Have you ever really thought about what authenticity means?
Webster’s Dictionary defines authentic as “being true to one’s own personality, spirit, or character, with no pretension.” In a world of political correct perfection, this is a tough feat. Being authentic means being vulnerable and risking that what you have to say, or who you are may not be accepted. We are by nature social beings, and acceptance is an ingrained desire, so we tend to adjust our words, mannerisms, and story based on who we are talking with. I recognize that sometimes it is necessary, but are we being authentic?
Now consider a conversation with God. Having grown up in church I can think of many times that I resisted praying in front of others because my prayers were not flowing and full of big words to impress those around me. And as a pastor’s kid I felt it was my responsibility to be able to pray at a different level.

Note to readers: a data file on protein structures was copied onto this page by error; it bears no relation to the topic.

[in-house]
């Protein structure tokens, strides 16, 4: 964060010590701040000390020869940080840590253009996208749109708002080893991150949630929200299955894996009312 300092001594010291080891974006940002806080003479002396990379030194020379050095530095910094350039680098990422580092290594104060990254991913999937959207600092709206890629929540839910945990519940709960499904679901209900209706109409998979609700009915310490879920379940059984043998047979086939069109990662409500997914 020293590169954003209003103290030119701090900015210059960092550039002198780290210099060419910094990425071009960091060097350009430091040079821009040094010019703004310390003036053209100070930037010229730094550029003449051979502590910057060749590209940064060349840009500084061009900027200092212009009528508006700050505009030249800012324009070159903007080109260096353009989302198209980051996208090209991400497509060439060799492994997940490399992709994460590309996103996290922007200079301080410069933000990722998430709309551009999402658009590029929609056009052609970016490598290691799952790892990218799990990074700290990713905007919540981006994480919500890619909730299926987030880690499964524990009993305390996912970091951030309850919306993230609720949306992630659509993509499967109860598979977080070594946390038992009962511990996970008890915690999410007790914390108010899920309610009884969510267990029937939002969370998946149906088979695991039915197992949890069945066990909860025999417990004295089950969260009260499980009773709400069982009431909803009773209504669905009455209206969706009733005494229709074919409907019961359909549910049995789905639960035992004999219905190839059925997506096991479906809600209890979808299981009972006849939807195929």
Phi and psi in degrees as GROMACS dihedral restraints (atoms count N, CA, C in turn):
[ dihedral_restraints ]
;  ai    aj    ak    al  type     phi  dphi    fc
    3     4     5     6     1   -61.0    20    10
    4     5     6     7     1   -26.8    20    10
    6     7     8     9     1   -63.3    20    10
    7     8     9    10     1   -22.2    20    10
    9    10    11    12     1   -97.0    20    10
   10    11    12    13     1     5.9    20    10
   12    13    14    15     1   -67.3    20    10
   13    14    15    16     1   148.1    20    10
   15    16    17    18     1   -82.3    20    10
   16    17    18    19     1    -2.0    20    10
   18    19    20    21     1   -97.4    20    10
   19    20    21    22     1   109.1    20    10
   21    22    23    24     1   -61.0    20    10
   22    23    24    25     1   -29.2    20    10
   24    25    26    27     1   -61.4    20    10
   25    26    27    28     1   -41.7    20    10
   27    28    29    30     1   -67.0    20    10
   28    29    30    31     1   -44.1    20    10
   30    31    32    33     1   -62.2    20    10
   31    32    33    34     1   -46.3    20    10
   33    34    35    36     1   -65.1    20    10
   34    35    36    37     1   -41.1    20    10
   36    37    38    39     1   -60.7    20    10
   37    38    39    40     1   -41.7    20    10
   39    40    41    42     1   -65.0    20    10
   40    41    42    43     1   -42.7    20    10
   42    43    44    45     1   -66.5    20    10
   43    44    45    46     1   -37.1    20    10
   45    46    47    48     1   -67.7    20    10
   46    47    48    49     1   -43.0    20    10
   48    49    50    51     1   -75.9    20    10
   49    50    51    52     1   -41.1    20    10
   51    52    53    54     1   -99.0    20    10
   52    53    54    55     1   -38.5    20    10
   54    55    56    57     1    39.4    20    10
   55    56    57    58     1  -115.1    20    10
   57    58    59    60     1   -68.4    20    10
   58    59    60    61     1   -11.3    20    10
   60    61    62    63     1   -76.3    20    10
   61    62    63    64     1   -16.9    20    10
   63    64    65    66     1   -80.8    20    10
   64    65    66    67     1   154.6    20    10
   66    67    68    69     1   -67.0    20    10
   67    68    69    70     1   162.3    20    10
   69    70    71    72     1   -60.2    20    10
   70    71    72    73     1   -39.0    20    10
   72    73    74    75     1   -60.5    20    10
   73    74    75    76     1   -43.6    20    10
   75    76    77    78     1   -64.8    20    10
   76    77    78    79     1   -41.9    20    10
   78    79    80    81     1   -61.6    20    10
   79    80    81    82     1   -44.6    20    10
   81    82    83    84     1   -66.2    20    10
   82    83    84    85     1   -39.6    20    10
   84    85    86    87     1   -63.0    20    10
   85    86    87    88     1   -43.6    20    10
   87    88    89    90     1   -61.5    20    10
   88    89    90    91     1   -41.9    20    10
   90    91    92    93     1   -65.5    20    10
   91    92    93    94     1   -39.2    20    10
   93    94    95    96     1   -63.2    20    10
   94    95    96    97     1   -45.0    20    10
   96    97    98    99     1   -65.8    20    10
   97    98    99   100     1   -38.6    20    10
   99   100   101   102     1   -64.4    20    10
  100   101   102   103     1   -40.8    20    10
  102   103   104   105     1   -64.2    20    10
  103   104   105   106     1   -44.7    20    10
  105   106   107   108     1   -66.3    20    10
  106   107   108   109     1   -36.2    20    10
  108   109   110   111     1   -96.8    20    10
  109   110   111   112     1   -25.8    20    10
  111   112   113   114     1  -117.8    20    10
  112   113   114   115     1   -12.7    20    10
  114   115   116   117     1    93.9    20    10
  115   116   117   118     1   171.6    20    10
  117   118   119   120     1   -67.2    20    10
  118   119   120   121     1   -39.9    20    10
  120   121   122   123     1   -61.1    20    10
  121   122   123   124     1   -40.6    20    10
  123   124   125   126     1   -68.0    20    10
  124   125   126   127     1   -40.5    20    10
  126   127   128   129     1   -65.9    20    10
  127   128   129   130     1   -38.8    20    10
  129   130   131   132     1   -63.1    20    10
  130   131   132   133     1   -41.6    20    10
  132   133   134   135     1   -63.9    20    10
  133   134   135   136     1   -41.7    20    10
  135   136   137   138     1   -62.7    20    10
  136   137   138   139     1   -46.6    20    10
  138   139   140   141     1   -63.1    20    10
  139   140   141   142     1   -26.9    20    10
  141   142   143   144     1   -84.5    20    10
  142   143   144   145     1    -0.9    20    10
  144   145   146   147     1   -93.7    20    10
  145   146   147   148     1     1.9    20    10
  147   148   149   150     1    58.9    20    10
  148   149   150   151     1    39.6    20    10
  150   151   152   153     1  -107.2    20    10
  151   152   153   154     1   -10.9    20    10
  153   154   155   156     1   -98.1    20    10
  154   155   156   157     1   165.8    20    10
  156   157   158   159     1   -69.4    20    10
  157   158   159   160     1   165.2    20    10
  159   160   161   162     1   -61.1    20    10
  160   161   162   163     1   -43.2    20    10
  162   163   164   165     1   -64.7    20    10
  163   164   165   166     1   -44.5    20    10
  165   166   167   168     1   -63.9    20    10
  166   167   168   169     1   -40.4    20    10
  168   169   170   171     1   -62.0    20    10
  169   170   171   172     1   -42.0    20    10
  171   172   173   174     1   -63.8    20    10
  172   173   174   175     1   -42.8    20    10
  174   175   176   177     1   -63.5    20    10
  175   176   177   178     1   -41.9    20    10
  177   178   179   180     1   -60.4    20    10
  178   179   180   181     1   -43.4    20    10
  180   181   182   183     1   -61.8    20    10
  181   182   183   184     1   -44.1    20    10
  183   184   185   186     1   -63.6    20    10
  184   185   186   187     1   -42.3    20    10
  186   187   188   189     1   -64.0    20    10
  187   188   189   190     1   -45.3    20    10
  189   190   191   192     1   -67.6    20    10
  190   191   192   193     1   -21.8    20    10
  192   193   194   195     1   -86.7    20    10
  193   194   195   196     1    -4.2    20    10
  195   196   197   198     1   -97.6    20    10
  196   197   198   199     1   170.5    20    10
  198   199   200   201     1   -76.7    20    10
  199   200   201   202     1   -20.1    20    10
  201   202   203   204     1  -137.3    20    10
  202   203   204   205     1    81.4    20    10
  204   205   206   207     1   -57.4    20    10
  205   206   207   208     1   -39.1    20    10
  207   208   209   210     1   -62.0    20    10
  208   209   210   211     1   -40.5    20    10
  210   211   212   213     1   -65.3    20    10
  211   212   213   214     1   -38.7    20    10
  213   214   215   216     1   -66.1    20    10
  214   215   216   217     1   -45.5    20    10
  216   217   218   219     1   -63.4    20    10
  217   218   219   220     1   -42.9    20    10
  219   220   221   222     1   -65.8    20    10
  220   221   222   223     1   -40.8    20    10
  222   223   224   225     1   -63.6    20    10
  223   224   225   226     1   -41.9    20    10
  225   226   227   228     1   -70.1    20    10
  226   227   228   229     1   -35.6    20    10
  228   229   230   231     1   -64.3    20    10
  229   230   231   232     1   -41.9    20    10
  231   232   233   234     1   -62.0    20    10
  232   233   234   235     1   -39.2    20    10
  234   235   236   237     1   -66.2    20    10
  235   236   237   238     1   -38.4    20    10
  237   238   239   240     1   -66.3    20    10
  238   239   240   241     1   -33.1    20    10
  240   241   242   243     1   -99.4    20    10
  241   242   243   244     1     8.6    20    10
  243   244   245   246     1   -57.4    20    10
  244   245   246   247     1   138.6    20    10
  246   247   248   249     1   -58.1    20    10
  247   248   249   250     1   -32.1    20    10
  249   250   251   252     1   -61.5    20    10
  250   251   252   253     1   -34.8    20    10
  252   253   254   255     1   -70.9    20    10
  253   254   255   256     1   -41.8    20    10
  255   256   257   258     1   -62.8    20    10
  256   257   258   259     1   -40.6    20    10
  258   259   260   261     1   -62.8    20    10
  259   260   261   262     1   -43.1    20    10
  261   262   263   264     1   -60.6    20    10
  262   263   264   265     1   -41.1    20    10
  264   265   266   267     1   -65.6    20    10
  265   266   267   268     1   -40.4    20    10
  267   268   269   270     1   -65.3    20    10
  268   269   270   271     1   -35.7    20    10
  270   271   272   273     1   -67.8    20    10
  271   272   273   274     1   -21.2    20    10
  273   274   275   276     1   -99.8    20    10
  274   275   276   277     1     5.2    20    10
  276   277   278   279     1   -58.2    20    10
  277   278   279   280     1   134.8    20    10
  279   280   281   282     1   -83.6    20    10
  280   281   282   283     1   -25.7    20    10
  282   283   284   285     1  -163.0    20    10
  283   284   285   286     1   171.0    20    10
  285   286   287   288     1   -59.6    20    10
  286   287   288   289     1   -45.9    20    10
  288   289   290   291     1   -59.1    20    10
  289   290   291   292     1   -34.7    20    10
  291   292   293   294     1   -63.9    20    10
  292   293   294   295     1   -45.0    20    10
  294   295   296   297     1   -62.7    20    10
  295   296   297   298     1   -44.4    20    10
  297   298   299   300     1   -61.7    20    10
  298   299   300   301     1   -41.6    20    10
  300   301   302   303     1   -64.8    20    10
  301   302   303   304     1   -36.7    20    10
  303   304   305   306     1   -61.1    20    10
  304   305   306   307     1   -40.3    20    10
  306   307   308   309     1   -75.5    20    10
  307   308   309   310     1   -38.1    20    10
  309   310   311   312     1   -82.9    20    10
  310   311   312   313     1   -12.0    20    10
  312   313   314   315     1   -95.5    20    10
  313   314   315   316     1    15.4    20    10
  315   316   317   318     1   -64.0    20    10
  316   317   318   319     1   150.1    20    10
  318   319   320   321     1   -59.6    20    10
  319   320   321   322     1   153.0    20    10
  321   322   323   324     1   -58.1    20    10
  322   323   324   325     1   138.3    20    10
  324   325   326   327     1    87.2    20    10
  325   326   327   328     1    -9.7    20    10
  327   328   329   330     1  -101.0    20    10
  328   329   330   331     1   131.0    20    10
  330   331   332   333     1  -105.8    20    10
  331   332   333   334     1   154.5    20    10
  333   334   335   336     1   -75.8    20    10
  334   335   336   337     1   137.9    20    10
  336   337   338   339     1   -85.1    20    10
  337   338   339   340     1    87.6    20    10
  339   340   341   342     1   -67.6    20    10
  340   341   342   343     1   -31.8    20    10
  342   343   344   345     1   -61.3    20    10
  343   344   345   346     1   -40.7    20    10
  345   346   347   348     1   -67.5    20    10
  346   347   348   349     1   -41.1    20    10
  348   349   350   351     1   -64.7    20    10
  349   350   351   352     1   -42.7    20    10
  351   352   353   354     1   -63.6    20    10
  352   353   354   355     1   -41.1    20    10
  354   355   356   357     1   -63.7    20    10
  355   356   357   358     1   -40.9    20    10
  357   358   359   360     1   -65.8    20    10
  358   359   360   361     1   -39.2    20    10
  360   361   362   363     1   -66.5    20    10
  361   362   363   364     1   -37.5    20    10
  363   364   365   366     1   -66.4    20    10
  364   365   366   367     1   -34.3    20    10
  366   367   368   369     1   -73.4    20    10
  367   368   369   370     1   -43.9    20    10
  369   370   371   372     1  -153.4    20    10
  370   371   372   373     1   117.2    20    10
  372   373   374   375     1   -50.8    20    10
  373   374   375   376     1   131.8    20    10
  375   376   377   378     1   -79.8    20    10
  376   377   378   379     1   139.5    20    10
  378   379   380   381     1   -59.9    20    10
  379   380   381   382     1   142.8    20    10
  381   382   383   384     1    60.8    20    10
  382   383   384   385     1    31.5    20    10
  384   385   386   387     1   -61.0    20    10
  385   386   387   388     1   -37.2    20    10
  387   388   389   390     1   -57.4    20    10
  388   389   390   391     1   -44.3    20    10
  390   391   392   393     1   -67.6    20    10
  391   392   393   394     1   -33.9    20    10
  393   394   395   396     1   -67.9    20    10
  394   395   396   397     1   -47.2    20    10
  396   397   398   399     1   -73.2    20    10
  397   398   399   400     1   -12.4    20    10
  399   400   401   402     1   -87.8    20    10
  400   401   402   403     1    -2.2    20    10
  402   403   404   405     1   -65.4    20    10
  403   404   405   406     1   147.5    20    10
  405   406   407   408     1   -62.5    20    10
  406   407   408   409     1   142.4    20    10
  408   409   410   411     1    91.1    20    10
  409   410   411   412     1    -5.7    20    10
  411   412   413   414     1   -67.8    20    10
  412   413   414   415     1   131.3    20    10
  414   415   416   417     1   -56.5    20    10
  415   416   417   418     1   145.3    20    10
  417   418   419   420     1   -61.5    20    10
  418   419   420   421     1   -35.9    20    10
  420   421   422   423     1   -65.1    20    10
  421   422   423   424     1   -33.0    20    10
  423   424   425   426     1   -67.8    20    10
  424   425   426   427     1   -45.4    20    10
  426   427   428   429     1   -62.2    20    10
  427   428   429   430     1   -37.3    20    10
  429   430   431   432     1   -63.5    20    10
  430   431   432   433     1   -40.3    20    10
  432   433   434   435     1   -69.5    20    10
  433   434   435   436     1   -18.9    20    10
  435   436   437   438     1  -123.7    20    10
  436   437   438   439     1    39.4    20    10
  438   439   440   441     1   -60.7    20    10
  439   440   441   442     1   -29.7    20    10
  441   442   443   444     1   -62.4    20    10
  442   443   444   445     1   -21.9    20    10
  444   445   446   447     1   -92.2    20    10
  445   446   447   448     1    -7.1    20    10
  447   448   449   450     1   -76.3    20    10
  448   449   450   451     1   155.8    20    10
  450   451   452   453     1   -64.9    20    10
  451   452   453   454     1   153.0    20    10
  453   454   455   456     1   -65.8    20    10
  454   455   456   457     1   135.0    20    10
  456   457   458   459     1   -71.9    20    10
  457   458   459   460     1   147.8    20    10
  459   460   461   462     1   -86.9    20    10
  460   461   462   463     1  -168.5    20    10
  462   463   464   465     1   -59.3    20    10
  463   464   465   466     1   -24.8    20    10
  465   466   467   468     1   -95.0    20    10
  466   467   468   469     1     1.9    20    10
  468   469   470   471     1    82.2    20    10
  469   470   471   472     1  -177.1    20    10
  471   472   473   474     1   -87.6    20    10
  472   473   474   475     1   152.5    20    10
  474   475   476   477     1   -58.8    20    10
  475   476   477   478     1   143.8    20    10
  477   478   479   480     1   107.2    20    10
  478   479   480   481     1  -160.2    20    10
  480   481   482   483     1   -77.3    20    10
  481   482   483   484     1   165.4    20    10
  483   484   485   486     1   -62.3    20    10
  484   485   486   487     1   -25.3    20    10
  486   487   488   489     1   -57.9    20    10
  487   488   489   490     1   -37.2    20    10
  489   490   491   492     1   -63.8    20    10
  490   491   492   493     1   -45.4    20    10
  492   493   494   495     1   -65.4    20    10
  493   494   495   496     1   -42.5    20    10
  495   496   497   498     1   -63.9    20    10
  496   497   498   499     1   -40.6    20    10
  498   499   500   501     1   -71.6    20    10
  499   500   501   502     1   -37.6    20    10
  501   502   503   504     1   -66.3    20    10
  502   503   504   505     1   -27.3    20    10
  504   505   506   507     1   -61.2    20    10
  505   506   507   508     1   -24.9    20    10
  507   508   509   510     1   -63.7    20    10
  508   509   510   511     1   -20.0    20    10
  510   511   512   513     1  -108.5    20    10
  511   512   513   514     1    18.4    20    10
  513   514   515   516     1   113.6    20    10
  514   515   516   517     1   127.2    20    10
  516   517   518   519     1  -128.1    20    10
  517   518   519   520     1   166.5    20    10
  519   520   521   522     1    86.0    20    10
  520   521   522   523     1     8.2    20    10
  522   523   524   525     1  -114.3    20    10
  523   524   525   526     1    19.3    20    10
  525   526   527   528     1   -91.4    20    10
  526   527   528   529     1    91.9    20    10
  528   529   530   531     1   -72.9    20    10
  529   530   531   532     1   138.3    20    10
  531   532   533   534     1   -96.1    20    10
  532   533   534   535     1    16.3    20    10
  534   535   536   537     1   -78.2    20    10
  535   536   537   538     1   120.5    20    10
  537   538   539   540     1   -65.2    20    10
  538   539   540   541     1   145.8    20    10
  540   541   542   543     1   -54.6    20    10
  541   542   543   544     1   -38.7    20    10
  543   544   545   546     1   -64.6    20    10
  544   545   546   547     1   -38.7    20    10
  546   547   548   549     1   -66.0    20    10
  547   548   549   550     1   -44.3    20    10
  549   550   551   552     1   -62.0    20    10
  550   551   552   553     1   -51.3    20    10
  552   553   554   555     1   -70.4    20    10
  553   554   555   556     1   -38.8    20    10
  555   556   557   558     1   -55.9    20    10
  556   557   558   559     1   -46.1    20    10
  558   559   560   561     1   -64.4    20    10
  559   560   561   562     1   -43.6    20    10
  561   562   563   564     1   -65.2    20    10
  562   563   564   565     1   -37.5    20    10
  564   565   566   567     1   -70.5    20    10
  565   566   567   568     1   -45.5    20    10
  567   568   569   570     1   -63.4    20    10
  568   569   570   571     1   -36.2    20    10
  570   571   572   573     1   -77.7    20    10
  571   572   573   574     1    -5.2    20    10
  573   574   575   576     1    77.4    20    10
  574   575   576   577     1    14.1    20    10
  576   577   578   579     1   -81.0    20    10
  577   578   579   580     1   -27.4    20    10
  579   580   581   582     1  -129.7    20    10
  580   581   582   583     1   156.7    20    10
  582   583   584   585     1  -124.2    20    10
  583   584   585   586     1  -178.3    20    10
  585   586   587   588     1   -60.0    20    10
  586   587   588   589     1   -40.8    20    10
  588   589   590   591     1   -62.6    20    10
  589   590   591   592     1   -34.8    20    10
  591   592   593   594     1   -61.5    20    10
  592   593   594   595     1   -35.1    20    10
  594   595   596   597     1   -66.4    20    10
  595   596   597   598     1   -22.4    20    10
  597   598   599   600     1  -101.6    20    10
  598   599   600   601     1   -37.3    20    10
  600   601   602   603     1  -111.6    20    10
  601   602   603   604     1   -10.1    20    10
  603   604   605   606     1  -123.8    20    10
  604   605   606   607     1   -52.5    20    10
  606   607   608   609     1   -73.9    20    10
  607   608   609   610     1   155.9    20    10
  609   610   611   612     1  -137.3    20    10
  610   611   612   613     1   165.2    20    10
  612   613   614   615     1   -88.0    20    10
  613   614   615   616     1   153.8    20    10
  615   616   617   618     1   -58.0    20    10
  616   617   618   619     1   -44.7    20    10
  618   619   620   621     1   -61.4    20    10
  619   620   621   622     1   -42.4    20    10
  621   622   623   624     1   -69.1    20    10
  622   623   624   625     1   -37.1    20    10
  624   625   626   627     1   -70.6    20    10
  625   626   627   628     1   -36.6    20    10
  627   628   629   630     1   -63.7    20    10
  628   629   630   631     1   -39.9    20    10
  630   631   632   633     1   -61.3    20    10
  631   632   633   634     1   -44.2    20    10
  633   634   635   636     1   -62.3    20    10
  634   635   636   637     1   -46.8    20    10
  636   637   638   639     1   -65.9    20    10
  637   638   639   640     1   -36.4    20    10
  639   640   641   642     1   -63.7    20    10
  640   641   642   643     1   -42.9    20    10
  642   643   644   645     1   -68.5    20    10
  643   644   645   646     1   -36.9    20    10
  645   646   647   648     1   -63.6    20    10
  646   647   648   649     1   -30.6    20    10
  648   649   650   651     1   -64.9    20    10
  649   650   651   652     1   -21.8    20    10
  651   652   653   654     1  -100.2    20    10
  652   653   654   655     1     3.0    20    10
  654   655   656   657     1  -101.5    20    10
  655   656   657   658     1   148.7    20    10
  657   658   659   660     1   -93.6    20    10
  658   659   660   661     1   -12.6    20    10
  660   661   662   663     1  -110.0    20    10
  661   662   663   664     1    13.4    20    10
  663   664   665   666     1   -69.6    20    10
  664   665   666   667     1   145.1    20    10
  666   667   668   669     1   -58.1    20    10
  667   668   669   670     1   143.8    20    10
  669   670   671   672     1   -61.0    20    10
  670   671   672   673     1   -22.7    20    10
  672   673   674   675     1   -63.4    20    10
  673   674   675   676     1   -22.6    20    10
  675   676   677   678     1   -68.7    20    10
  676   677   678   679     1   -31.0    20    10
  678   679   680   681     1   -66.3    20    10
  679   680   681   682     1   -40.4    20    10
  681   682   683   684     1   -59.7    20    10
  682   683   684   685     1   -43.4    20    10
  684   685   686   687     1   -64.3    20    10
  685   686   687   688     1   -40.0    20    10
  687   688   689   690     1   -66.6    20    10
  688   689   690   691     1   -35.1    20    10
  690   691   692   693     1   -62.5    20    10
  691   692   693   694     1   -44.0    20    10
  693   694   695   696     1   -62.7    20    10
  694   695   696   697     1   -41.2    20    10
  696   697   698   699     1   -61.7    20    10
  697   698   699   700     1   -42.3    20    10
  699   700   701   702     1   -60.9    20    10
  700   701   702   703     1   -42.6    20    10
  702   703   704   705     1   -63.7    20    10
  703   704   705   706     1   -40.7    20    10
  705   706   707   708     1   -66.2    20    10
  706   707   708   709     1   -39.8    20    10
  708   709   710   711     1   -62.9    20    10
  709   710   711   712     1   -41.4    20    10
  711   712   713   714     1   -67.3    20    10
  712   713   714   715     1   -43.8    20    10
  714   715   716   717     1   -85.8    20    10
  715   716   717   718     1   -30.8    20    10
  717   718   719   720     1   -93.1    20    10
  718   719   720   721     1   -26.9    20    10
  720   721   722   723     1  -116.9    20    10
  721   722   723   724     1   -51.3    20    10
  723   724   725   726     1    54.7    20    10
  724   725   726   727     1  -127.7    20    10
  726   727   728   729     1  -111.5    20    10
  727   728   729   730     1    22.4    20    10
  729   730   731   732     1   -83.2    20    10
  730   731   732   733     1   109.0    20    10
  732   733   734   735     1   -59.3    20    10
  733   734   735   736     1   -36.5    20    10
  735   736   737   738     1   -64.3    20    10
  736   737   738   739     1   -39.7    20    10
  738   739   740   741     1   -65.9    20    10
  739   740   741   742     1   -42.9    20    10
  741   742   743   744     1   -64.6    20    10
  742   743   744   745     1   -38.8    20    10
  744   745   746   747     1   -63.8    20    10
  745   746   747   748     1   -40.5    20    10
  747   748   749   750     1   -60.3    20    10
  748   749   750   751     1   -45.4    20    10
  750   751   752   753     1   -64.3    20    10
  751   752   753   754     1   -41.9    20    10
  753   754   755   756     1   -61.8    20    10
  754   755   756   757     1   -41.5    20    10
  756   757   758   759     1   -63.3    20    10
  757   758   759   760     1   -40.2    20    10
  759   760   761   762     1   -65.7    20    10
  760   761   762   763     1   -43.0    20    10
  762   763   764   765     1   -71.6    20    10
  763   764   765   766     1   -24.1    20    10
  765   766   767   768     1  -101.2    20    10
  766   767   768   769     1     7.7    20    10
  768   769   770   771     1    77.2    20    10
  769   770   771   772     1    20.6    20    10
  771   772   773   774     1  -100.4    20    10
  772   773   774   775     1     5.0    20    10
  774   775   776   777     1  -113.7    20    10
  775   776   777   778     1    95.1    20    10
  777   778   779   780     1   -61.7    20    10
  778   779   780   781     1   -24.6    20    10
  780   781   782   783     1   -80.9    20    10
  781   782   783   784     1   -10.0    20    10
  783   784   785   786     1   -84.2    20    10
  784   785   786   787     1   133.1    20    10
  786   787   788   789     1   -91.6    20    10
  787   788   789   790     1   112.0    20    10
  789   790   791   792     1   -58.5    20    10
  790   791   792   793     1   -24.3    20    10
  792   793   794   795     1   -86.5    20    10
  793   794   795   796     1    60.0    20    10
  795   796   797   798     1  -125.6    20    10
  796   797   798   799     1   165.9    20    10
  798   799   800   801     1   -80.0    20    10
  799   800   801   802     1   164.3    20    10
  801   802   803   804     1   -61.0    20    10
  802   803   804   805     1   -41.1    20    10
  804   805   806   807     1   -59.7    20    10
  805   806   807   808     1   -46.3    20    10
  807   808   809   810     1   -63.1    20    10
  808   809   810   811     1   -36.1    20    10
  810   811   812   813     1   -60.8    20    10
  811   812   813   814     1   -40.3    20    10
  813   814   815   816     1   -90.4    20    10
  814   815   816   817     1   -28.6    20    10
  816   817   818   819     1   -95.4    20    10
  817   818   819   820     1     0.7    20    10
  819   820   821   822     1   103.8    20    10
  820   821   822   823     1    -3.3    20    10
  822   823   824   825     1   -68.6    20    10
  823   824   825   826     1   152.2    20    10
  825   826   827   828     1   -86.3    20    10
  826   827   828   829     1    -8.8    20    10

When I reflect on Matthew 26 verses 39 and 42, I see a very different picture of authentic prayer. In verse 39 it says:
Going a little further he [Jesus] fell with his face to the ground and he prayed, my father if it is possible may this cup be taken from me yet not as I will but as you will.
And then 42 it says again
He went away a second time and prayed, my father if it is not possible for this cup to be taken away unless I drink it may your will be done.
Can you feel the honesty and vulnerability in those prayers? Jesus, the son of God, the second person of the Trinity, spoke authentically to His Father, showing His pain, His fear, and speaking His plea. Authentic.
If there is one thing about my understanding of talking to God, it is that He knows how I think, so why pretend to Him that I think differently when I am praying. I think directly, clearly and with direction. Shouldn’t my prayers be the same?
Authentic prayer as being vulnerable and trusting that the Lord will readily receive my words – as someone who intimately knows me.
Because he does.